NewburyportNews.com, Newburyport, MA

PortWatch

December 4, 2013

Mansion makeover

Designers bring elegant new look to historic treasure

The Designers’ Holiday Show House in the mansion at Glen Magna Farms in Danvers will mix each decorator’s art with some lessons in history.

Fifteen interior designers have been working since August to bring a fresh look to every room in the mansion, which once belonged to the Endicott family of Salem and is now managed by the Danvers Historical Society.

“They researched the history of Glen Magna in detail,” said Sandra Biondo, a society member who chose designers for the show. “I knew that they really would respect the period, as well as the design, and integrate some modern twist to it.”

The new designs are open to visitors daily through Sunday, Dec. 15.

Parts of the home were built before the Salem Witch Trials of 1692, but designers focused on elements that date from the turn of the last century.

“The family was at the height of its international prominence from the 1890s to the 1930s,” said Wayne Eisenhauer, president of the Danvers Historical Society. “They did the whole Endicott mansion over and made it a very refined, elegant country house.”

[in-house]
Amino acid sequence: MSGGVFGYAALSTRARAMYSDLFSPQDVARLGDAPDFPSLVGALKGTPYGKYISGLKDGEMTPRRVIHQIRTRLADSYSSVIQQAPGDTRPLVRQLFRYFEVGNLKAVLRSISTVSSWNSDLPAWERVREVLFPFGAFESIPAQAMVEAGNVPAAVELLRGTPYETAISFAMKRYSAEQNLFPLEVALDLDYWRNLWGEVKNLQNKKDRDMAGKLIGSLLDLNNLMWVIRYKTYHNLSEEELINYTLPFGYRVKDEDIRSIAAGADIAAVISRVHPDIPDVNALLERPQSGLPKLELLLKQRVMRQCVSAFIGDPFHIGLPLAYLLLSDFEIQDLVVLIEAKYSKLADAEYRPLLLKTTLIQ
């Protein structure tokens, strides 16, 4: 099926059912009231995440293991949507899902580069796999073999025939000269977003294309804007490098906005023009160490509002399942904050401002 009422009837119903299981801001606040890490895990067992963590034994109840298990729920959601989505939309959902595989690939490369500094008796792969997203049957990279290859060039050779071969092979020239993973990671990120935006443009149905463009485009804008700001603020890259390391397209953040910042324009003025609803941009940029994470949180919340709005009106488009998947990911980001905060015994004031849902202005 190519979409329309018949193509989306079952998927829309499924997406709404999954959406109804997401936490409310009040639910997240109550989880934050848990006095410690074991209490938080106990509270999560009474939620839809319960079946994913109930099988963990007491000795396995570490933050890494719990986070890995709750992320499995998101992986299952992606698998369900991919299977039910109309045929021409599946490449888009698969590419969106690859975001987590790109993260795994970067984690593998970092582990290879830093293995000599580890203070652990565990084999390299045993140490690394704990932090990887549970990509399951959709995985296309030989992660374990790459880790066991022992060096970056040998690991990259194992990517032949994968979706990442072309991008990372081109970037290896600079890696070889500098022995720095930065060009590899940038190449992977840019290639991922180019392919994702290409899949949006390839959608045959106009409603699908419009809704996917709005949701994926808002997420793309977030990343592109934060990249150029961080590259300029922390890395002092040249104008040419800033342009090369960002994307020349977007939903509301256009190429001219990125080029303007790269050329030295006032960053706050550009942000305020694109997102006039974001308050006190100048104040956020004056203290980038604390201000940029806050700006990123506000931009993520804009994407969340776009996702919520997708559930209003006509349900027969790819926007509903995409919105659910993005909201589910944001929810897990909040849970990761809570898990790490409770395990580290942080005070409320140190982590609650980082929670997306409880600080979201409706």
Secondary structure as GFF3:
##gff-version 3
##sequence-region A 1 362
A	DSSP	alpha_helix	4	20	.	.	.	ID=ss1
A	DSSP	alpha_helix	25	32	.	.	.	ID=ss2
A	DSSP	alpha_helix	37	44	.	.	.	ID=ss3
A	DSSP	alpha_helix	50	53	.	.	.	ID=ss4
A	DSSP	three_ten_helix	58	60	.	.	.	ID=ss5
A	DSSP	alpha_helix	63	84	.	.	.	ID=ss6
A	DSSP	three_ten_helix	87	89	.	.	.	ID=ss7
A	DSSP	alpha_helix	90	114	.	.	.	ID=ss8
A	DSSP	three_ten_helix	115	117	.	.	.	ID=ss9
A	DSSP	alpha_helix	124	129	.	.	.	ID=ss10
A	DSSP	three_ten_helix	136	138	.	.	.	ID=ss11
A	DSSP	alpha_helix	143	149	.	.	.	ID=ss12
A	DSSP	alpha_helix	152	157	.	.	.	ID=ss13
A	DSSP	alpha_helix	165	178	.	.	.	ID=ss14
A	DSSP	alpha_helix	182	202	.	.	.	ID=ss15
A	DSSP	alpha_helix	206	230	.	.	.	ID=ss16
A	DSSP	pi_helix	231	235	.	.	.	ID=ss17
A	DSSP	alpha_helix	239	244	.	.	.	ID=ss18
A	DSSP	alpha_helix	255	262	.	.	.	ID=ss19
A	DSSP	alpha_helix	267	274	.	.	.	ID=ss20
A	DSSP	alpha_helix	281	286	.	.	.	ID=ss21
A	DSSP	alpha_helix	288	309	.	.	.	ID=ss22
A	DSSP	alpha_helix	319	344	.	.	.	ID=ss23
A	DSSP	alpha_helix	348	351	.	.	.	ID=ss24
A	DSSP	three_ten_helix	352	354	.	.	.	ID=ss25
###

That was the period when the property passed into the hands of Ellen Peabody Endicott, granddaughter of Joseph Peabody, a wealthy Salem shipping merchant who had bought it in 1812.

She hired architects to transform the house into the Colonial Revival mansion that stands there today. The original building is incorporated as wings.

The mansion is on the National Register of Historic Places, which means the designers could not alter any of its architecture or fixtures.

“Everything had to stay in place,” Biondo said. “The windows, doors could not be changed; curio cabinets, wainscoting, flooring. Ceilings could be painted, but they could not be changed in any way. We had to stay within the guidelines of historic preservation.”

But far from feeling restricted, the designers drew inspiration from the historical fabric of the house, which includes doorways, moldings and other features carved by Samuel McIntire, Salem’s famed Federal Period architect and woodcarver.

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